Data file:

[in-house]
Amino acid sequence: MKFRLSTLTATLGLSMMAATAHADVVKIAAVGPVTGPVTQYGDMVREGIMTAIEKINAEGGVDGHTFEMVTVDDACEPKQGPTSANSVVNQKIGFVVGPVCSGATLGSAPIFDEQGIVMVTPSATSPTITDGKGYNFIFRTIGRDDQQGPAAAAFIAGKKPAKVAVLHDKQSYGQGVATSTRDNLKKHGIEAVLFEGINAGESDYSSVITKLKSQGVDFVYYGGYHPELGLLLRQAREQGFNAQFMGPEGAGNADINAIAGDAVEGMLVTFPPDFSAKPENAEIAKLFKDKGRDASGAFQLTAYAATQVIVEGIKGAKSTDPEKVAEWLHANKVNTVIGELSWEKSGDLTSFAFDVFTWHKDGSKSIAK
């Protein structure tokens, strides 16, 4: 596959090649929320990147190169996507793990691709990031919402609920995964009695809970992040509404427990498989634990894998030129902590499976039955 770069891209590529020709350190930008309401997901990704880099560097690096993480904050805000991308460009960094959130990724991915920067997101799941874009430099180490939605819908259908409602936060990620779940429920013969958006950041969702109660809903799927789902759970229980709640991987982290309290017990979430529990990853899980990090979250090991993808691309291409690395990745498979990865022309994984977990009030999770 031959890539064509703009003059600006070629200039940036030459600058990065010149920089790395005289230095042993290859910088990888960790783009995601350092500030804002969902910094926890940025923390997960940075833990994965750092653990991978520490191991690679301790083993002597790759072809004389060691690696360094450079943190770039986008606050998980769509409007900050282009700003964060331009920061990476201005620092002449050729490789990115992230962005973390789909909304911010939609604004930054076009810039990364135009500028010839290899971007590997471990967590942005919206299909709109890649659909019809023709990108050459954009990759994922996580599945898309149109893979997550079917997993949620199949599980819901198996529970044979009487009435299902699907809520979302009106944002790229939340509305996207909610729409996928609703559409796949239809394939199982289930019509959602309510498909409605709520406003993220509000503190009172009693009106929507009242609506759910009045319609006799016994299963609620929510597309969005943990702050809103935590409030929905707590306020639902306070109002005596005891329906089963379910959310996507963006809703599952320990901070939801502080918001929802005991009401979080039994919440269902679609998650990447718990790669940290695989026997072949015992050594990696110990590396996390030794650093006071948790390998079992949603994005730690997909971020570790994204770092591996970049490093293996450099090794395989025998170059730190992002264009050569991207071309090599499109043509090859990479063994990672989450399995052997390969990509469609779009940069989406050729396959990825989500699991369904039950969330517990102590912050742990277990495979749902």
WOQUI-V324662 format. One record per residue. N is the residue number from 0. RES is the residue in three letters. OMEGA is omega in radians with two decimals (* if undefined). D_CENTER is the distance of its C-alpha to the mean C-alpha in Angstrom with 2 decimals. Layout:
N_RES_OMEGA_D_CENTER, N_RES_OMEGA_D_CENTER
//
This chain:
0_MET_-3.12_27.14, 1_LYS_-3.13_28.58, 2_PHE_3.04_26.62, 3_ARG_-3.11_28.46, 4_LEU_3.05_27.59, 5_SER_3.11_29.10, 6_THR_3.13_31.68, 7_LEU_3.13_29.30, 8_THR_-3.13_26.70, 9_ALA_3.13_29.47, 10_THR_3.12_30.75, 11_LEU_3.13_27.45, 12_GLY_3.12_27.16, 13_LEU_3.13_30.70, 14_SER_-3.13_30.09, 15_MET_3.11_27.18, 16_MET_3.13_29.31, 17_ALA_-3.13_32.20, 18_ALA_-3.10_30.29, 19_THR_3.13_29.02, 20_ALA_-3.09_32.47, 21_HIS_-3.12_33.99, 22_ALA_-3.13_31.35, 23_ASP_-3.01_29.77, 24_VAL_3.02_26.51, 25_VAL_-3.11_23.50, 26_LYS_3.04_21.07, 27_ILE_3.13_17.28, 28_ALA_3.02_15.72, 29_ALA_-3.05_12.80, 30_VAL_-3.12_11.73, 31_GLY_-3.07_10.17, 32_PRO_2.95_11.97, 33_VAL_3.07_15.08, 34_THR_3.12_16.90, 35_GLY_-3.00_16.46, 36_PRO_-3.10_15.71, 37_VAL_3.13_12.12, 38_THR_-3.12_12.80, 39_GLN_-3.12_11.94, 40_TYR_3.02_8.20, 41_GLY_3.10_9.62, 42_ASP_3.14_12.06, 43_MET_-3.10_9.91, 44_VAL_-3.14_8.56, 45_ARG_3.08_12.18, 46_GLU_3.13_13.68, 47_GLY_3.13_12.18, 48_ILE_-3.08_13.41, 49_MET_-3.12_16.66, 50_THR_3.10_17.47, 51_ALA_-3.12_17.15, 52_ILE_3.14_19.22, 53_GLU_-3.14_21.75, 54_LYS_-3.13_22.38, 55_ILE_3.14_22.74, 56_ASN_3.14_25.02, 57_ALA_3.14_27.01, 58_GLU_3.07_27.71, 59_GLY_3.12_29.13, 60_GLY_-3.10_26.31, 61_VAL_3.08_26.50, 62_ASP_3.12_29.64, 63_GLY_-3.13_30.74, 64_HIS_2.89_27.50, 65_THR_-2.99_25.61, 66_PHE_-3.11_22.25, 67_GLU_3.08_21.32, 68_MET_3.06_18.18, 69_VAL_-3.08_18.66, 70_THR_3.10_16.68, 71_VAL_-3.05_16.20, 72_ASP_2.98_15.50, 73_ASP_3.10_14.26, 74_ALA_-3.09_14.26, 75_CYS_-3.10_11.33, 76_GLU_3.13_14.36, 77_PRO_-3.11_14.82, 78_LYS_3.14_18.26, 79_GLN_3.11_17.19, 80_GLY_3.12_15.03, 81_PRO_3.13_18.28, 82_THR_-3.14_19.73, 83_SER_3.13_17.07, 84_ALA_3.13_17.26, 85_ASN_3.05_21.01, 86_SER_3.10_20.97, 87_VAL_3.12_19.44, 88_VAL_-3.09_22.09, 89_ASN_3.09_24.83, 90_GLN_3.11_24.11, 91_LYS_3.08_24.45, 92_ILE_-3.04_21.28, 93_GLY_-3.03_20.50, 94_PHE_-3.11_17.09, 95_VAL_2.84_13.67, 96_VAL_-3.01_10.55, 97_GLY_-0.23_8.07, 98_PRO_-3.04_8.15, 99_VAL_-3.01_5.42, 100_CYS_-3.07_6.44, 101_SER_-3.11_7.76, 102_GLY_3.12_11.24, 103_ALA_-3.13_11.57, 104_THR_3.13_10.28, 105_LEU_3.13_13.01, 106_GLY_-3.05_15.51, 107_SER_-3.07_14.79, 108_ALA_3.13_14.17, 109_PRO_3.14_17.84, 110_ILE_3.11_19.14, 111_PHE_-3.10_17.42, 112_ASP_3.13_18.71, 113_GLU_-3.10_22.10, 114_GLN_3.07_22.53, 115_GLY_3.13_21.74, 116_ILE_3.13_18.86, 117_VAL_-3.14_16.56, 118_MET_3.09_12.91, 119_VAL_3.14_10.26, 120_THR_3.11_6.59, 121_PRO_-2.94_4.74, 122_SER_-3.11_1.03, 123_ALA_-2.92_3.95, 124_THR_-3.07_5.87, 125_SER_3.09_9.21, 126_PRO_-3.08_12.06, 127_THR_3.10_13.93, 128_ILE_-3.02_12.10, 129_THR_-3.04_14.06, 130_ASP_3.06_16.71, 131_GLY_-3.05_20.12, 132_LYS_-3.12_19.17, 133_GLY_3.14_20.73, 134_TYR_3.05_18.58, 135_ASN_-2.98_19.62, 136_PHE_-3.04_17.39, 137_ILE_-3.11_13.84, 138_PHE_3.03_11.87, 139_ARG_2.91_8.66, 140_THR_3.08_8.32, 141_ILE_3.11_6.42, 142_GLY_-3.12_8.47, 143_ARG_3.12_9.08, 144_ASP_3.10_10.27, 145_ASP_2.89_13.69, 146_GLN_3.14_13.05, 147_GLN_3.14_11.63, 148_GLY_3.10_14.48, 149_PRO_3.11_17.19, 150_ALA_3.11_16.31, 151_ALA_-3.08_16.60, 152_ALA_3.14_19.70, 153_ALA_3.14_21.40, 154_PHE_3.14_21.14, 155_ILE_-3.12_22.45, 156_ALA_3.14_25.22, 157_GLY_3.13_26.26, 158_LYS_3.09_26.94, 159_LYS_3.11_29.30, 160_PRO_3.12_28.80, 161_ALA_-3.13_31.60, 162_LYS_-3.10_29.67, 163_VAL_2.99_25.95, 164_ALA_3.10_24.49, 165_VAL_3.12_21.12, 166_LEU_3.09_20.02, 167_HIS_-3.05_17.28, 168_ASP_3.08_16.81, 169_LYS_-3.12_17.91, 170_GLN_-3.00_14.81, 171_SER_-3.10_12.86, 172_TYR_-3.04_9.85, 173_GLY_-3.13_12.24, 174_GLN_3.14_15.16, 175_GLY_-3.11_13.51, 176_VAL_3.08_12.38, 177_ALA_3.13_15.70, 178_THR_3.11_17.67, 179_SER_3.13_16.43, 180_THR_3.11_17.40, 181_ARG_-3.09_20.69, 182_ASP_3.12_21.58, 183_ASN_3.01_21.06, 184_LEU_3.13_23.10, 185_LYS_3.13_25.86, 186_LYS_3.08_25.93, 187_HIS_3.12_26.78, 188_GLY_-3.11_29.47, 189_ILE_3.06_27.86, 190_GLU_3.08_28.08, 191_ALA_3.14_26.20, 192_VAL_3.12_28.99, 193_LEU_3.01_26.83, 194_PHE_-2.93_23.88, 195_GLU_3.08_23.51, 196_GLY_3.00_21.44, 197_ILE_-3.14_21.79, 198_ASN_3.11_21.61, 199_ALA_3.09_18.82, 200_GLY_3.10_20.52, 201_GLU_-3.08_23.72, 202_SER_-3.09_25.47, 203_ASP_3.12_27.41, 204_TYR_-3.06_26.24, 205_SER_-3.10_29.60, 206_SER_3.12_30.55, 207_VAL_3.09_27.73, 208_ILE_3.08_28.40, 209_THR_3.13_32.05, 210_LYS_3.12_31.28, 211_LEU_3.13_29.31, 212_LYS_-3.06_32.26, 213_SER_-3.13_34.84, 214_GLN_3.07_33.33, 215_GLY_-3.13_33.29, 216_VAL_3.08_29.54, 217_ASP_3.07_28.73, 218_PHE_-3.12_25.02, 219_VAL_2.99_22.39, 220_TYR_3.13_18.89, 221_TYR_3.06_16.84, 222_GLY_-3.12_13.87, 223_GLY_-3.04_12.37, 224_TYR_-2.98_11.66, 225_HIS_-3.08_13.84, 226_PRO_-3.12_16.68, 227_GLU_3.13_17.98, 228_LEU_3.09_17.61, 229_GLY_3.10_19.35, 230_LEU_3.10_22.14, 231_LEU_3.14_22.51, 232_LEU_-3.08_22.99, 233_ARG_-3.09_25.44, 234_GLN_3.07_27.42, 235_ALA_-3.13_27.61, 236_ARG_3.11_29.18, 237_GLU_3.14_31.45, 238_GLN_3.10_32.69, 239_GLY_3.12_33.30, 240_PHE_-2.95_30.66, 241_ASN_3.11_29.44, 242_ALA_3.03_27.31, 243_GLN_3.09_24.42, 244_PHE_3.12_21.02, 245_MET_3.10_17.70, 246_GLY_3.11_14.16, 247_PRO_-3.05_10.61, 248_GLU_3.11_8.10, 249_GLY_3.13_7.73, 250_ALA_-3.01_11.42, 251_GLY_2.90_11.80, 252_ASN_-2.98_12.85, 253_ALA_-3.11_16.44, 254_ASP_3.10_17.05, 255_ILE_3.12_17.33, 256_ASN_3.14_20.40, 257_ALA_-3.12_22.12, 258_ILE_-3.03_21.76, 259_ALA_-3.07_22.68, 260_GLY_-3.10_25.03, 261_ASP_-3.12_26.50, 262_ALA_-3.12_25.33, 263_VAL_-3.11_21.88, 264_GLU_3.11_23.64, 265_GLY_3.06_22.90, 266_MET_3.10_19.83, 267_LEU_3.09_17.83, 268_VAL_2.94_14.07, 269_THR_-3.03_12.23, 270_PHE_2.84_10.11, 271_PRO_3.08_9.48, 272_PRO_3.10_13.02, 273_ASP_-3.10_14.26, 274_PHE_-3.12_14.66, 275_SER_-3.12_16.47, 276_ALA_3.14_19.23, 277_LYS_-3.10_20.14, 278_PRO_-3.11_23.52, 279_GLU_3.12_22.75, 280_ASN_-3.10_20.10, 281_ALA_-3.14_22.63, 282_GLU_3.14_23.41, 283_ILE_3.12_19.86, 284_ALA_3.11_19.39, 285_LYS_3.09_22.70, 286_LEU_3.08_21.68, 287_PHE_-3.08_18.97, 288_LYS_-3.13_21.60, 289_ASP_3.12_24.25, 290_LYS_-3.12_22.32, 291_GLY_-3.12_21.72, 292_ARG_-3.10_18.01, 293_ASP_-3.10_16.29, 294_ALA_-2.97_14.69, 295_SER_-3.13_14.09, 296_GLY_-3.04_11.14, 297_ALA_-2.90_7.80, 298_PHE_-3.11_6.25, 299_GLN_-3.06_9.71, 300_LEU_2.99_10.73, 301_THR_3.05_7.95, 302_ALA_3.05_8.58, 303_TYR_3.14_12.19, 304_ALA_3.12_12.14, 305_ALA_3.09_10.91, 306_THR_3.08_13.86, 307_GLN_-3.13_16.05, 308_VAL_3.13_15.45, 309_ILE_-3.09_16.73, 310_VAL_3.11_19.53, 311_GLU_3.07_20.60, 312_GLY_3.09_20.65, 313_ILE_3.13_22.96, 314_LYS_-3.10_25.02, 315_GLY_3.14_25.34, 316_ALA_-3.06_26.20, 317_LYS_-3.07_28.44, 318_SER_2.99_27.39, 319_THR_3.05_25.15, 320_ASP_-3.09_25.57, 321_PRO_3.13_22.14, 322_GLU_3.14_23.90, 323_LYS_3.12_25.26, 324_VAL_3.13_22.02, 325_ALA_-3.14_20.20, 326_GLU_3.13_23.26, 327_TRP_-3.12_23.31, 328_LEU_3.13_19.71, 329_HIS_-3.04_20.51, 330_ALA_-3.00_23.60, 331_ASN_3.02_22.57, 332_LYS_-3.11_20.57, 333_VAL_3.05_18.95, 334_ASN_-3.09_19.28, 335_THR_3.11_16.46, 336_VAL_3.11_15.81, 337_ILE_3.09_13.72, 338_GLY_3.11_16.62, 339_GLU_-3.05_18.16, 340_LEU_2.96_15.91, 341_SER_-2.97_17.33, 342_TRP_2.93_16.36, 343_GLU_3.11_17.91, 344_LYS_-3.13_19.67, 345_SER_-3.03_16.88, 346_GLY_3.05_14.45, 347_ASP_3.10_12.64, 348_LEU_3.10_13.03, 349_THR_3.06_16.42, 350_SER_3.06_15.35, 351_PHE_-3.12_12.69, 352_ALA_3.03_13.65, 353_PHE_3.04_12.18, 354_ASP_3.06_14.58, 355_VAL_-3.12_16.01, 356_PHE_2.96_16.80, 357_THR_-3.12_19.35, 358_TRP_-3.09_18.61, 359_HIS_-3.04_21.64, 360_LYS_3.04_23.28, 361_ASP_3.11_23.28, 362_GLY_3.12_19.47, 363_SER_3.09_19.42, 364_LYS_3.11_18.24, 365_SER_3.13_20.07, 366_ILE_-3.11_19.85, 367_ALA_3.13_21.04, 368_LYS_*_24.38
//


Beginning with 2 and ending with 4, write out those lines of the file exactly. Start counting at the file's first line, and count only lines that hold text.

Amino acid sequence: MKFRLSTLTATLGLSMMAATAHADVVKIAAVGPVTGPVTQYGDMVREGIMTAIEKINAEGGVDGHTFEMVTVDDACEPKQGPTSANSVVNQKIGFVVGPVCSGATLGSAPIFDEQGIVMVTPSATSPTITDGKGYNFIFRTIGRDDQQGPAAAAFIAGKKPAKVAVLHDKQSYGQGVATSTRDNLKKHGIEAVLFEGINAGESDYSSVITKLKSQGVDFVYYGGYHPELGLLLRQAREQGFNAQFMGPEGAGNADINAIAGDAVEGMLVTFPPDFSAKPENAEIAKLFKDKGRDASGAFQLTAYAATQVIVEGIKGAKSTDPEKVAEWLHANKVNTVIGELSWEKSGDLTSFAFDVFTWHKDGSKSIAK
């Protein structure tokens, strides 16, 4: 596959090649929320990147190169996507793990691709990031919402609920995964009695809970992040509404427990498989634990894998030129902590499976039955 770069891209590529020709350190930008309401997901990704880099560097690096993480904050805000991308460009960094959130990724991915920067997101799941874009430099180490939605819908259908409602936060990620779940429920013969958006950041969702109660809903799927789902759970229980709640991987982290309290017990979430529990990853899980990090979250090991993808691309291409690395990745498979990865022309994984977990009030999770 031959890539064509703009003059600006070629200039940036030459600058990065010149920089790395005289230095042993290859910088990888960790783009995601350092500030804002969902910094926890940025923390997960940075833990994965750092653990991978520490191991690679301790083993002597790759072809004389060691690696360094450079943190770039986008606050998980769509409007900050282009700003964060331009920061990476201005620092002449050729490789990115992230962005973390789909909304911010939609604004930054076009810039990364135009500028010839290899971007590997471990967590942005919206299909709109890649659909019809023709990108050459954009990759994922996580599945898309149109893979997550079917997993949620199949599980819901198996529970044979009487009435299902699907809520979302009106944002790229939340509305996207909610729409996928609703559409796949239809394939199982289930019509959602309510498909409605709520406003993220509000503190009172009693009106929507009242609506759910009045319609006799016994299963609620929510597309969005943990702050809103935590409030929905707590306020639902306070109002005596005891329906089963379910959310996507963006809703599952320990901070939801502080918001929802005991009401979080039994919440269902679609998650990447718990790669940290695989026997072949015992050594990696110990590396996390030794650093006071948790390998079992949603994005730690997909971020570790994204770092591996970049490093293996450099090794395989025998170059730190992002264009050569991207071309090599499109043509090859990479063994990672989450399995052997390969990509469609779009940069989406050729396959990825989500699991369904039950969330517990102590912050742990277990495979749902």
WOQUI-V324662 format. One record per residue. N is the residue number from 0. RES is the residue in three letters. OMEGA is omega in radians with two decimals (* if undefined). D_CENTER is the distance of its C-alpha to the mean C-alpha in Angstrom with 2 decimals. Layout: